- Courtesy of Dok Wright
- Christian DeKett (center) as Black Stache with the cast of Peter and the Starcatcher
Perhaps the more important question about Peter Pan isn't how he can fly but why he doesn't want to grow up. Peter and the Starcatcher proposes an answer. The irreverent prequel to J.M. Barrie's beloved story sends a 13-year-old orphan on an adventure that requires a child's courage to survive. The play gives a large cast of University of Vermont Theatre Department students a chance to show how theater mixes real and pretend to stretch an audience's imagination.
Playwright Rick Elice based the story on a book by Dave Barry and Ridley Pearson, but the play is essentially about theatrical storytelling itself. Using a host of staging stunts, an ensemble of 15 actors plays about 50 roles, most flying by too quickly for a costume change. By calling attention to theater's artifice, the show makes viewers commit all the more to suspending disbelief. Because, if Peter Pan is going to fly — or exist at all — it will be because the audience can imagine him doing so.
Set in 1885, when the British Empire was near its colonial peak, the play begins at the Portsmouth docks. A boy so ill-used that he's never been given a name has been sold into slavery with his two orphan friends, Prentiss and Ted. The three already have had a miserable upbringing before they're hustled into the hold of a small, dilapidated ship named the Neverland.
Booking regular passage are Molly, daughter of Lord Aster, and her nanny, Mrs. Bumbrake. Lord Aster will board the Wasp, a faster vessel, to complete a dangerous mission for the queen by safeguarding a trunk of precious (and secretly magical) cargo.
Both ships are bound for the distant land of Rundoon, but before they cast off, the despicable captain of the Neverland switches an identical trunk for the queen's treasure and leaves the ringer for the Wasp. It's not long before pirates commandeer the Wasp to nab the wrong trunk, victims of the switcheroo. Trouble, nautical ineptitude, puns, malapropisms and a huge storm at sea ensue.
Actors take turns narrating the twists and turns of the plot, but the details never matter. The point is getting Molly, the Boy, Prentiss and Ted to form an alliance, while the pirate captain, Black Stache, parades his villainy with melodramatic excess, supported by his sidekick, Smee. Once everyone is shipwrecked, the children face tests of courage and meet island natives and some creatures ready to germinate into characters seen in Peter Pan.
The script is overstuffed with groaner puns and schoolboy humor, flatulence included. Much wit is aimed at theater itself. The overlarge, stylized teeth of a crocodile are an excuse for chewing on the scenery, and joking about it. Most laughs arise from that renewable theatrical resource, the impulse to ham it up.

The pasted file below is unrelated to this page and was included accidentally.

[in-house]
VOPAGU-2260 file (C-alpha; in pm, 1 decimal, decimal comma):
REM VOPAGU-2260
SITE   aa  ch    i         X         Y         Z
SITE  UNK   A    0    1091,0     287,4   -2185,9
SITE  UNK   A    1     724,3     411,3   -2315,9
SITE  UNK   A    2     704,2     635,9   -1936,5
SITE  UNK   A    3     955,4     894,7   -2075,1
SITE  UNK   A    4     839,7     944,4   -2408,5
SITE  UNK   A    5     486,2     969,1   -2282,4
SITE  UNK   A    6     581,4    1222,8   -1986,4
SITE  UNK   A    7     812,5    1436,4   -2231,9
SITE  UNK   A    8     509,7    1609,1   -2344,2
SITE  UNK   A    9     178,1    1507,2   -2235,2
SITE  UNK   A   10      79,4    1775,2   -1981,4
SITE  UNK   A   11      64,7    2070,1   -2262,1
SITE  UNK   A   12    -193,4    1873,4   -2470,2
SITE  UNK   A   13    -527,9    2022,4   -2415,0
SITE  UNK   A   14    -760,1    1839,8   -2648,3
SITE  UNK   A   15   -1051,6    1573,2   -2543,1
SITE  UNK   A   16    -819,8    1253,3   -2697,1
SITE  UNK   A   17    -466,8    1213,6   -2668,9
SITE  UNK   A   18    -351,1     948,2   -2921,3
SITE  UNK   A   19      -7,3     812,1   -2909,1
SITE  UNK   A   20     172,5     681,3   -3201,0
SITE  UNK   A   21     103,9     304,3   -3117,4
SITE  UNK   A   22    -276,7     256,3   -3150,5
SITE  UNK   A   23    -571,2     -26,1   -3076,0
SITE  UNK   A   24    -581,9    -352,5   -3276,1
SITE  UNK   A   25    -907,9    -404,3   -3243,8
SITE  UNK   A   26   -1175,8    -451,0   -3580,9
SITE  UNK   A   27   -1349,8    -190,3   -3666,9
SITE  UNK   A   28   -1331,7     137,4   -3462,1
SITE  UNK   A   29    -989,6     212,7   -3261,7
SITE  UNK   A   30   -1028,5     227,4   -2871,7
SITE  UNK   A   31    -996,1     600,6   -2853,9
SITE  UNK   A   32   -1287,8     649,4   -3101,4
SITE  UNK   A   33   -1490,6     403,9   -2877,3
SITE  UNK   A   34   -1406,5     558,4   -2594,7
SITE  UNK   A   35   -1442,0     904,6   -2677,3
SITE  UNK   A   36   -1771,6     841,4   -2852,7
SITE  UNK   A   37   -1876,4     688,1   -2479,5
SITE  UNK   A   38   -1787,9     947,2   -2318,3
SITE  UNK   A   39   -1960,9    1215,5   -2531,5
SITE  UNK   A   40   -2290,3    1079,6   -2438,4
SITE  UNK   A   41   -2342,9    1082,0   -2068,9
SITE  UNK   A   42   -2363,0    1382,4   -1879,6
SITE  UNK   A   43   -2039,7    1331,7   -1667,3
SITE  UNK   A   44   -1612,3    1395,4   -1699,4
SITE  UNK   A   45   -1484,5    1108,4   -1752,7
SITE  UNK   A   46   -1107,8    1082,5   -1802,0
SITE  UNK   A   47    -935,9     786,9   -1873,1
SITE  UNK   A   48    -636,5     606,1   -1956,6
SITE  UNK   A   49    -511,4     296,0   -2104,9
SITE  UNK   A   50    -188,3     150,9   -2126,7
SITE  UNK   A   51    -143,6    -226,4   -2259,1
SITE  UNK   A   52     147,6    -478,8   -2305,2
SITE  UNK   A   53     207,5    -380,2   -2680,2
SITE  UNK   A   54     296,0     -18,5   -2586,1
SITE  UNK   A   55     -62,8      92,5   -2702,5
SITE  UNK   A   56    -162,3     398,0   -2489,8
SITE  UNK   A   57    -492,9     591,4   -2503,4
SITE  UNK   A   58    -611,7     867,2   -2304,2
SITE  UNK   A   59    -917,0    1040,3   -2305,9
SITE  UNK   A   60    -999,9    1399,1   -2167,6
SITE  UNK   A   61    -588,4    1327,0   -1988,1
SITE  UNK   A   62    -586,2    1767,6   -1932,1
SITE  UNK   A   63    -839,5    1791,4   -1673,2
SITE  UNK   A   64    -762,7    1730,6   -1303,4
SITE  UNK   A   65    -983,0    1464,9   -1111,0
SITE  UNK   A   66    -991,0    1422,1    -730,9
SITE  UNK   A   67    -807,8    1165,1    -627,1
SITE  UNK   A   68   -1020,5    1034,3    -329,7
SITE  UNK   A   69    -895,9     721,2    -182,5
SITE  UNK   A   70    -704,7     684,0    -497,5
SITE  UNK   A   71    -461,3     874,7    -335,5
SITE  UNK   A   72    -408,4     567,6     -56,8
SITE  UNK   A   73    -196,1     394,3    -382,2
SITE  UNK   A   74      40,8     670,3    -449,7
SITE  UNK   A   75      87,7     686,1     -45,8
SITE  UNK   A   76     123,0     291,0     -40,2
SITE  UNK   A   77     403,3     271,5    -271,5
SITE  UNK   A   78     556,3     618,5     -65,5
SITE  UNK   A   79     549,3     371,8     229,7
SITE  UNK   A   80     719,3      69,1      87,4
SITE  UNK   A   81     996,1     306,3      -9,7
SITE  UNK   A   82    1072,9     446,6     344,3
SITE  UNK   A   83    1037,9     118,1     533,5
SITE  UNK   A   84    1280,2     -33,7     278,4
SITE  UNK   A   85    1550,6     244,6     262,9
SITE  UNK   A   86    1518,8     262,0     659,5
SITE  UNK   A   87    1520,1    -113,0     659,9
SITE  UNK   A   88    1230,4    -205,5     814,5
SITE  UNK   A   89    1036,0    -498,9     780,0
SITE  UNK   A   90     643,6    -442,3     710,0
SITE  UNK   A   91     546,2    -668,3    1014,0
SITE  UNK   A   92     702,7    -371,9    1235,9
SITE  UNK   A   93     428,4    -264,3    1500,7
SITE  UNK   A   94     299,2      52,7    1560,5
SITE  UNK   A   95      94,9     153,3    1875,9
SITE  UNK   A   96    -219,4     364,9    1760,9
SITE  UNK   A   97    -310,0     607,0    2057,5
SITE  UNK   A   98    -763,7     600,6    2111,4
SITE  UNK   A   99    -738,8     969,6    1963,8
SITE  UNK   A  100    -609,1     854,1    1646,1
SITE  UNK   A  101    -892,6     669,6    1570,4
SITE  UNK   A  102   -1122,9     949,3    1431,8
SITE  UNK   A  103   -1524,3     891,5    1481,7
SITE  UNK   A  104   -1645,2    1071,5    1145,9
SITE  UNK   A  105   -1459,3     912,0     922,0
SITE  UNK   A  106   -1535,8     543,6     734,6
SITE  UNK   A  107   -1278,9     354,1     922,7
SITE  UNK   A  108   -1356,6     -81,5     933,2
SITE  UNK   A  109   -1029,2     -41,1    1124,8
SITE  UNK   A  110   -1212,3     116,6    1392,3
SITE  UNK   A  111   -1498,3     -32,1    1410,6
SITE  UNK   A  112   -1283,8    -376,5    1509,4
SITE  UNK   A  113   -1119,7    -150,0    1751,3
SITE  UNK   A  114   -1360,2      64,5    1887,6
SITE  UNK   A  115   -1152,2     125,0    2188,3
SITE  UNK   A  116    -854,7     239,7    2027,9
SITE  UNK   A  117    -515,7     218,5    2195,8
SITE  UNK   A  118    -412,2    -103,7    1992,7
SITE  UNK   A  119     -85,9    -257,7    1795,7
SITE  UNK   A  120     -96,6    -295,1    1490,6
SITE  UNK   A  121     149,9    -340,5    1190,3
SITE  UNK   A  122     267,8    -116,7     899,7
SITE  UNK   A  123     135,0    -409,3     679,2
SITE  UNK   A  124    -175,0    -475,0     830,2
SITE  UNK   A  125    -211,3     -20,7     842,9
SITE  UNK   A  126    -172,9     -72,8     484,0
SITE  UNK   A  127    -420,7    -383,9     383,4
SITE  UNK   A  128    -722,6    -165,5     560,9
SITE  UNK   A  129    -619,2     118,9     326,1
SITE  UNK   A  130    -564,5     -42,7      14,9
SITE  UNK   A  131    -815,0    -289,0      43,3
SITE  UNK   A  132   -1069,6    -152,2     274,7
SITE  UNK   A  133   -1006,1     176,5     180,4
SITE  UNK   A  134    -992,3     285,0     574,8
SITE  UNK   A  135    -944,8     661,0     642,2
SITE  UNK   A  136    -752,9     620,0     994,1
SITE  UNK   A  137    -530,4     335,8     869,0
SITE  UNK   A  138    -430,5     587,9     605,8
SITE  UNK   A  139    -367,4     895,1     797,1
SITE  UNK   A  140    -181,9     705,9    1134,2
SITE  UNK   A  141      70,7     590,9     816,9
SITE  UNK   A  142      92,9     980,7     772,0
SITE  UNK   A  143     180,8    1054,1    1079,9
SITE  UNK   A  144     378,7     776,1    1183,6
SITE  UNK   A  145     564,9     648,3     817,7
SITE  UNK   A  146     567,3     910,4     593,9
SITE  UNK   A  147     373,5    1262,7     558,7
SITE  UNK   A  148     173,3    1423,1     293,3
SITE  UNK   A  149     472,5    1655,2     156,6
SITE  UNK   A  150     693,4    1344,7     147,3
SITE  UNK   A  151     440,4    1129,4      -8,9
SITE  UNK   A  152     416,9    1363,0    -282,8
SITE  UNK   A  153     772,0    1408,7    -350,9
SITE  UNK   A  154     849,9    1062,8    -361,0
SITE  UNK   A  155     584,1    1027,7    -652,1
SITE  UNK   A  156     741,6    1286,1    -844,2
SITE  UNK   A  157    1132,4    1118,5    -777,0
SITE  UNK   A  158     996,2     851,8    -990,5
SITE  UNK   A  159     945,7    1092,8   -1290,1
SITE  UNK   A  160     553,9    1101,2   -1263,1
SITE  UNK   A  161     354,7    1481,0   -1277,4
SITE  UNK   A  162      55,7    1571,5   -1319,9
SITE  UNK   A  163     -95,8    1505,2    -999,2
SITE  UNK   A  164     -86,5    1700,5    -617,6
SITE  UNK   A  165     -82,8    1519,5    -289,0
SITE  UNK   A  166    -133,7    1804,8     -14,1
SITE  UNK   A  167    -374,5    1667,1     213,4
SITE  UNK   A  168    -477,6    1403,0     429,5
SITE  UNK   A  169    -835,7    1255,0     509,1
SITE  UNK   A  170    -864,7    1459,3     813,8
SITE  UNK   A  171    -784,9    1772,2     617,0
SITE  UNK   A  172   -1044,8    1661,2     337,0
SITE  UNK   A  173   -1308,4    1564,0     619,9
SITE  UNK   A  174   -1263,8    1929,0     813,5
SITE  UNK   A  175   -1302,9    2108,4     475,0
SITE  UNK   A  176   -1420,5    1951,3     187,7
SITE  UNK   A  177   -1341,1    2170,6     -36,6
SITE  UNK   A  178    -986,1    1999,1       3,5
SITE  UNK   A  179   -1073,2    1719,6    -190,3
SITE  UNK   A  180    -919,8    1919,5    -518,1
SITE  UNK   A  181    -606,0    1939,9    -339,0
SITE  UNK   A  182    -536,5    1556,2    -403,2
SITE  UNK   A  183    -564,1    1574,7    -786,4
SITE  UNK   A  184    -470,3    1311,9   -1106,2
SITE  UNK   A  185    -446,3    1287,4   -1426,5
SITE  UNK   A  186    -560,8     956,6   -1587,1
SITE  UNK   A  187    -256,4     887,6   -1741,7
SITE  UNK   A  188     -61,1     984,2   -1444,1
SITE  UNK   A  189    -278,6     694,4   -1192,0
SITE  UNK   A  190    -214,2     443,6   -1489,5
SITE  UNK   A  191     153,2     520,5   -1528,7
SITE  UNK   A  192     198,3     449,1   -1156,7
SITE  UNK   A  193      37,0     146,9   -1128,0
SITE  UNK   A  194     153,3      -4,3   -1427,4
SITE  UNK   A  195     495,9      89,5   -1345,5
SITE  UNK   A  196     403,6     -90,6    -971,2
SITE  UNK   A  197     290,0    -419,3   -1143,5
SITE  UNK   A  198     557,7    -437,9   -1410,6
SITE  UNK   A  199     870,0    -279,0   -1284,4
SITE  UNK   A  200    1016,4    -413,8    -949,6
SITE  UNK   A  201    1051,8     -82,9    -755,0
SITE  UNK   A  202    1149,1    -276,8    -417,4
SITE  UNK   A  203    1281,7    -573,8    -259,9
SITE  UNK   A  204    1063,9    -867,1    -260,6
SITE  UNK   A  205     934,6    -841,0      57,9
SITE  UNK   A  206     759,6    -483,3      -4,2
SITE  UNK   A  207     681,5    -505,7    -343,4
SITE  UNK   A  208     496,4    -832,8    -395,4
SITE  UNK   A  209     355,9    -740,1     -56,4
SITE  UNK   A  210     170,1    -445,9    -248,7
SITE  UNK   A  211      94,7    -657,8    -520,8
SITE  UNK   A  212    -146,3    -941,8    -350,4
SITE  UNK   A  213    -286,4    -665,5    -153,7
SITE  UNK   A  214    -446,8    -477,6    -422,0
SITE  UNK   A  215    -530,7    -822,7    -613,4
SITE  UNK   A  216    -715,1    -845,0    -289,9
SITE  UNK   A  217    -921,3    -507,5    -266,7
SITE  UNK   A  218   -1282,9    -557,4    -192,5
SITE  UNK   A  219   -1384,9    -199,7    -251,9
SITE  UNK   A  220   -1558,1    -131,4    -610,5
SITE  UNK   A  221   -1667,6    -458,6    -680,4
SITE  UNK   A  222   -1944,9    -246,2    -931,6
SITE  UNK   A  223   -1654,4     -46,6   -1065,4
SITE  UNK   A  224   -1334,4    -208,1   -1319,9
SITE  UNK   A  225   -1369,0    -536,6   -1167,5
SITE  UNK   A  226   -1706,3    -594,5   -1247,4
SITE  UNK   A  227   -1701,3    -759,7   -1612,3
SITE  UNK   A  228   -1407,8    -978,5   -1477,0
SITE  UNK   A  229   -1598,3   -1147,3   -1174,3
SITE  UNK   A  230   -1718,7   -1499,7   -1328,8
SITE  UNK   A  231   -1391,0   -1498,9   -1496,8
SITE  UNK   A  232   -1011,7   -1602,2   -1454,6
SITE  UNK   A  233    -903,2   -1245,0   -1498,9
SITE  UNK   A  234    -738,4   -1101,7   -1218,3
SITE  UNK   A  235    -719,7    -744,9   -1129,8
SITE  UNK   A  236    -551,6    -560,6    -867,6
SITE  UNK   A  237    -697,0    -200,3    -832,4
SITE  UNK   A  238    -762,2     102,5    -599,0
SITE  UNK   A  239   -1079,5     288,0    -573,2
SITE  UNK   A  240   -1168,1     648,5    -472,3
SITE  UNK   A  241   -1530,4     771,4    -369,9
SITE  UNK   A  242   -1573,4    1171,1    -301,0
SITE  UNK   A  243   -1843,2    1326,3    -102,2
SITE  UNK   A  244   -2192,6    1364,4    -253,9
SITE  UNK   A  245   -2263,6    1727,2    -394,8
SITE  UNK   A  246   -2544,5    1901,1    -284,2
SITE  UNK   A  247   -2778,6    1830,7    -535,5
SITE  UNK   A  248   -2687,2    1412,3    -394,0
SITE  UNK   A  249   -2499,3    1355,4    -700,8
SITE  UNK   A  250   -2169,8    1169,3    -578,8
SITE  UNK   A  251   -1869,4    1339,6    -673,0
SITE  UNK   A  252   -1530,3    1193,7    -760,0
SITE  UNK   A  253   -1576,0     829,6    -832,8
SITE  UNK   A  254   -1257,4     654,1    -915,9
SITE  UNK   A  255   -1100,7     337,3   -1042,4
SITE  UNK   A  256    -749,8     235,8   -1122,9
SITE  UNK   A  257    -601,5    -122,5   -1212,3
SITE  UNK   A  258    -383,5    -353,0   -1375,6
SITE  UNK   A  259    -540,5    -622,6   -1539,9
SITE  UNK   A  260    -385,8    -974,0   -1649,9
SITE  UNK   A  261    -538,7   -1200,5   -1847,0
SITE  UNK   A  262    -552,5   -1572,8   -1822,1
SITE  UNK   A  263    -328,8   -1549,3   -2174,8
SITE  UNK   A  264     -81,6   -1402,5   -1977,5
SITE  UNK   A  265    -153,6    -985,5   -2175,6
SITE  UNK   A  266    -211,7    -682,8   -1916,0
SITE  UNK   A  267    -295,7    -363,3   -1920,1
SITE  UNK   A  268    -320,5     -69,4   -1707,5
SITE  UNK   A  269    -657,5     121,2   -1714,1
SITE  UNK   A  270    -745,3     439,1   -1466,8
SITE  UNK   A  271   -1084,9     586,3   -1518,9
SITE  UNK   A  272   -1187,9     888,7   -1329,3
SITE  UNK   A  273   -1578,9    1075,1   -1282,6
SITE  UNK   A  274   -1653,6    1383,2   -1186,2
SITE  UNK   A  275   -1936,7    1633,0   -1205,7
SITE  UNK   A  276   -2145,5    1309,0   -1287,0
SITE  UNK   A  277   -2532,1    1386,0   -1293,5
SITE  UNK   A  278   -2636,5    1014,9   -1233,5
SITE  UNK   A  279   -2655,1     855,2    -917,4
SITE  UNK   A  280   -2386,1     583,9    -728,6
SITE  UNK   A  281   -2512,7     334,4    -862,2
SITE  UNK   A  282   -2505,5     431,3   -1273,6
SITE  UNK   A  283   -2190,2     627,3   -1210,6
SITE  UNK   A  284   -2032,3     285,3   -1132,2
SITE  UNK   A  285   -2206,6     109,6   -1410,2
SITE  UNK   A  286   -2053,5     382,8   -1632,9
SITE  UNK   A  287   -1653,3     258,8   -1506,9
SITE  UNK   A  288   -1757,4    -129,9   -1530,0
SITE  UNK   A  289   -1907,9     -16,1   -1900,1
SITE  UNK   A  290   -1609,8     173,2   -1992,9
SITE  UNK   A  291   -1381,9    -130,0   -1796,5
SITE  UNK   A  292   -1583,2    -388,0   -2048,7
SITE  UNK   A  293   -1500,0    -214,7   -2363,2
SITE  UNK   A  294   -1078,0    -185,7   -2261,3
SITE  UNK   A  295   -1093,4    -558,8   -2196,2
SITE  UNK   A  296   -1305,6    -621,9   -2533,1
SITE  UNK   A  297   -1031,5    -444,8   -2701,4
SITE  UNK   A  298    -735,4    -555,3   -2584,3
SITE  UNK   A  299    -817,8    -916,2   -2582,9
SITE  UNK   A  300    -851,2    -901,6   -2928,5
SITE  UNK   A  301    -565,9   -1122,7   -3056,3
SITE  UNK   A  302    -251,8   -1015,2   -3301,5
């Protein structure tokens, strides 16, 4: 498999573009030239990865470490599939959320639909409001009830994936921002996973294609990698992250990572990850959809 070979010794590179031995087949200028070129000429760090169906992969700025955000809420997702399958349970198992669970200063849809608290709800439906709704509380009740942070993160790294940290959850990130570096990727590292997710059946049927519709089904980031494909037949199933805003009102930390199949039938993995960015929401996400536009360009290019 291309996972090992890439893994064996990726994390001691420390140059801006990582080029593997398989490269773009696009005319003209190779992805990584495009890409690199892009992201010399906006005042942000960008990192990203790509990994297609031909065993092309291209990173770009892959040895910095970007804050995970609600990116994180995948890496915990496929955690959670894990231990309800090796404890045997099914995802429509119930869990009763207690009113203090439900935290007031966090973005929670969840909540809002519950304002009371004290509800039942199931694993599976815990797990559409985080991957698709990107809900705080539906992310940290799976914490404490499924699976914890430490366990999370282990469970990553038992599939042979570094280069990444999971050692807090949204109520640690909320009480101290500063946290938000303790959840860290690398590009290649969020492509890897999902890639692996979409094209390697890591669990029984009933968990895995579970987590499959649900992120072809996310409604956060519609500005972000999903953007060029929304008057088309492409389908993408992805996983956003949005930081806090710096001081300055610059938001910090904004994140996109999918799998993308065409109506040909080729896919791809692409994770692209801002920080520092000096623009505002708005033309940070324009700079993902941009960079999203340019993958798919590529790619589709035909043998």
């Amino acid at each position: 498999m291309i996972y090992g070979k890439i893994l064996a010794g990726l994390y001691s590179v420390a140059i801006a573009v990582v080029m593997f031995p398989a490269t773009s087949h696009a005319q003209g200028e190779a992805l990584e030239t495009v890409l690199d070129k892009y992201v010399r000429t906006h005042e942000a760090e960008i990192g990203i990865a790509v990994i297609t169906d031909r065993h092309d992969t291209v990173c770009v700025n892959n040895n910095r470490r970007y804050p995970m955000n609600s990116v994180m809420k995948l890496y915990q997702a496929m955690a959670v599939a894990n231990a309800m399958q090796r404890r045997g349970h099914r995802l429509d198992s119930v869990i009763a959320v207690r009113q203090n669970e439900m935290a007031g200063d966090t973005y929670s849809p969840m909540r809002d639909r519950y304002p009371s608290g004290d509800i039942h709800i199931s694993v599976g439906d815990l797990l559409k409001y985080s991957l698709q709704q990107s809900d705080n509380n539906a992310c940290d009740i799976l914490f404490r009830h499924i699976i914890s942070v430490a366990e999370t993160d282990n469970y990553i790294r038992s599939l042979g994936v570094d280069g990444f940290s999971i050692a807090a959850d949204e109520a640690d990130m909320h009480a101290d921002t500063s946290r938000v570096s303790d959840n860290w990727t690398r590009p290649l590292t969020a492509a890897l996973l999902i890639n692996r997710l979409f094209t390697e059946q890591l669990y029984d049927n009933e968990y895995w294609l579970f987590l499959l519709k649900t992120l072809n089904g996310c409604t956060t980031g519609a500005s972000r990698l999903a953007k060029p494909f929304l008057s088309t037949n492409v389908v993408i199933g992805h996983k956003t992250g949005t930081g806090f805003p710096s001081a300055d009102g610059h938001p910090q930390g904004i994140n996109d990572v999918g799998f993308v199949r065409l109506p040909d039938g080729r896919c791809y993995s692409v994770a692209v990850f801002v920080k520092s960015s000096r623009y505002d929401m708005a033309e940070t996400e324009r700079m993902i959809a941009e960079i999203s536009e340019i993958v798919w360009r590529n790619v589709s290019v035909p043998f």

Director Sarah Carleton emphasizes a sense of play as performers make rapid-fire role changes. Actors even become walls, demarcating bulkheads when young Molly explores the ship's passageways, or jungle trees that move and menace to show what it feels like to be lost. The audience is constantly nudged to engage its imagination when Carleton uses a decorated glove for a bird, or rippling ropes for waves.
Clever as the staging is, the show could actually use more inventiveness and dazzle. Some of Carleton's ideas feel like solutions instead of surprises and, as eager as the actors are to execute them, they'd need the drill-perfect precision of a marching band to achieve the magic the script implies. Still, the cast radiates infectious joy while leaping, lunging and rattling off gags based on silly anachronisms.
In many exchanges, the comedy is so broad that the audience can take a gag on faith despite dialogue sometimes lost to poor miking or subpar diction. Carleton's staging lets the actors make the most of mugging opportunities, but the performers also get chances to show restraint.
As the Boy, Caleb Chew is riveting as his character evolves from a wretched, downcast lad to an adventurer filled with wonder at the world. Chew's wide-eyed face and physical grace convey a heartfelt search for the central joy of childhood: hope.
Sam McCollum is a powerful presence as Molly. She tackles obstacles with curiosity and confidence. And, when the Boy is inclined to despair, she nudges him onward with buoyant daring.
Christian DeKett brings impeccable timing to Black Stache, a role made for hamming it up. The character is such a cartoon villain that his mustache is garish greasepaint, and DeKett knows how to enchant an audience with over-the-top bluster.
Kristen Brown, as Prentiss, and Juls Sundberg, as Ted, bounce like pinballs through danger, always finding support from each other. Ethan Foley makes Smee both inexhaustible and incompetent, a hilarious combination that leads to trouble.
With music by Wayne Barker, the script contains the bare minimum of songs to qualify as a musical. Musical director Nate Venet plays synthesizer and sound effects from an upstage platform.
Scenic designer Jeff Modereger supplies props and decoration that serve as springboards for the imagination. The ship, built from a jumble of scaffolding draped with sticks and netting, is vividly sketched, but a jungle and a grotto are only cursorily drawn.
The show's emphatic theatricality stirs the audience's imagination and teases viewers to catch all the correspondences to Peter Pan. Wondering how they'll get a ticking clock in a crocodile's belly or a hook on a pirate captain's hand becomes a game.
By the second act, the story has managed to lay out a past and a future for Peter, and even the basis for him to fly. When a top hat appears on an Italian chef, viewers may wonder how it will get from that man's head to young John Darling's in a nursery in London. Imagining that kind of journey is the pleasure of the play.